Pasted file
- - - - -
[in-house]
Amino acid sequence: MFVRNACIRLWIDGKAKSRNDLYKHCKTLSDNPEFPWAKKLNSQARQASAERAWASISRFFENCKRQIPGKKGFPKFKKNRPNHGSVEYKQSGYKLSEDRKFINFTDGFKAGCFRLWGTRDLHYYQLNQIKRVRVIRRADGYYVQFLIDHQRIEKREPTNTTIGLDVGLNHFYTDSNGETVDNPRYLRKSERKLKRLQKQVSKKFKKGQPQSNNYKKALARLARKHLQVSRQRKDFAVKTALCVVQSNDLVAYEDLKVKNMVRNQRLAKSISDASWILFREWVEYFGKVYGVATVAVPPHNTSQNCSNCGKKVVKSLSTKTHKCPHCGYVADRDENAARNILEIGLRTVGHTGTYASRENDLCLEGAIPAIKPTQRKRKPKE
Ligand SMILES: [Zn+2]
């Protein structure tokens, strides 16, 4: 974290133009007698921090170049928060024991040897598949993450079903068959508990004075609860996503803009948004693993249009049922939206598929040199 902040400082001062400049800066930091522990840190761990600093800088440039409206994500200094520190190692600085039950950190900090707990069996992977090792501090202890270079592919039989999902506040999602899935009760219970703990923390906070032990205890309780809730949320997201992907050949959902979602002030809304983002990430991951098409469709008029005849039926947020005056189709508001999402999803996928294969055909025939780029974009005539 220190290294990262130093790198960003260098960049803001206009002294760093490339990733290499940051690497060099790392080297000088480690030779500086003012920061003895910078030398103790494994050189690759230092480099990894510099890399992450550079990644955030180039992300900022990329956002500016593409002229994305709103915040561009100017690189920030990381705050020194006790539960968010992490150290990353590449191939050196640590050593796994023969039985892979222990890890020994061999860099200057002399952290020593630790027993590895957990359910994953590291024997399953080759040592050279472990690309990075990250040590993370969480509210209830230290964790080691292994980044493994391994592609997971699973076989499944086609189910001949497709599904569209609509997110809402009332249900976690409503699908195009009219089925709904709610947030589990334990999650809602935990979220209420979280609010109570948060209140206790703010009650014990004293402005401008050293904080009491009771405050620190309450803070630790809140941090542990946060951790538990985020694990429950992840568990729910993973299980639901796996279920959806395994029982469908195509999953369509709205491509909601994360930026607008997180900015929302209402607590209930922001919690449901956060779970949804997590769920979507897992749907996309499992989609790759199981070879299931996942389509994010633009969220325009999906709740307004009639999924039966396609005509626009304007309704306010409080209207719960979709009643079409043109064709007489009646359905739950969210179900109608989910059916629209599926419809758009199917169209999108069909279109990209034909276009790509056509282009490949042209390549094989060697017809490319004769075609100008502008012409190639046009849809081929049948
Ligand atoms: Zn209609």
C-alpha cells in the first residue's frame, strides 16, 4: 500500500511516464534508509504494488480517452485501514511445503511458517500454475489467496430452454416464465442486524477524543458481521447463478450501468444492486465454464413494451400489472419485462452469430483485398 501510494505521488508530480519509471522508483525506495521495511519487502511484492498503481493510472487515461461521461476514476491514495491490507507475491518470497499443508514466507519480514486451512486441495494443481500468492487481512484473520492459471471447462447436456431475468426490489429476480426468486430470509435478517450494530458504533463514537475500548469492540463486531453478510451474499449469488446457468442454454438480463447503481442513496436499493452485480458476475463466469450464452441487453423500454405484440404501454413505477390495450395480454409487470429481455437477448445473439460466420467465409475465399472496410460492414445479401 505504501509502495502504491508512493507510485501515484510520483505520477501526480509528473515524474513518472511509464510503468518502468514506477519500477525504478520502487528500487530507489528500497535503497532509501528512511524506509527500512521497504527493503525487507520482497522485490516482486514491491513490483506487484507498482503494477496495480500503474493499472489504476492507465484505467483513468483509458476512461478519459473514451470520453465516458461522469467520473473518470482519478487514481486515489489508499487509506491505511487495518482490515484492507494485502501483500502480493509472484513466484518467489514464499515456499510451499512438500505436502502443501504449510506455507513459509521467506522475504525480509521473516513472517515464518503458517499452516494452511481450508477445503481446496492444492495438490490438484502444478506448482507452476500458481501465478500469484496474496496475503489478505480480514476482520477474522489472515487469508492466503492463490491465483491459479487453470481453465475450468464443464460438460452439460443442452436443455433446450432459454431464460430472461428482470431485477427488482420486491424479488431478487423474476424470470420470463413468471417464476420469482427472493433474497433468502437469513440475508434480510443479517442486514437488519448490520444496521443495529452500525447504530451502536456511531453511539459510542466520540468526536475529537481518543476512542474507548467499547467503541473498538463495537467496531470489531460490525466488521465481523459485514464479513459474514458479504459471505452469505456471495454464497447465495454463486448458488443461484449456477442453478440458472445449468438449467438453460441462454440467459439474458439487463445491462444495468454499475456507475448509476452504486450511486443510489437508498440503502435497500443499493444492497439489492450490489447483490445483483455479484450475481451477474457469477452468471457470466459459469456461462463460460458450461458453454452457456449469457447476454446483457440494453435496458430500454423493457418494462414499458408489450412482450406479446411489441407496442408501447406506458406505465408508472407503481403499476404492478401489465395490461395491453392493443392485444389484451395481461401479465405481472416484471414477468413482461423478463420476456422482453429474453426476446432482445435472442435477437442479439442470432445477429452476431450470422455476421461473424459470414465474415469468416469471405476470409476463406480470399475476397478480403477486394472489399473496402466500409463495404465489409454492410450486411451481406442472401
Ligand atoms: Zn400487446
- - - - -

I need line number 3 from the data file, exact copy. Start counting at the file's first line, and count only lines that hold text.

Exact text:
Ligand SMILES: [Zn+2]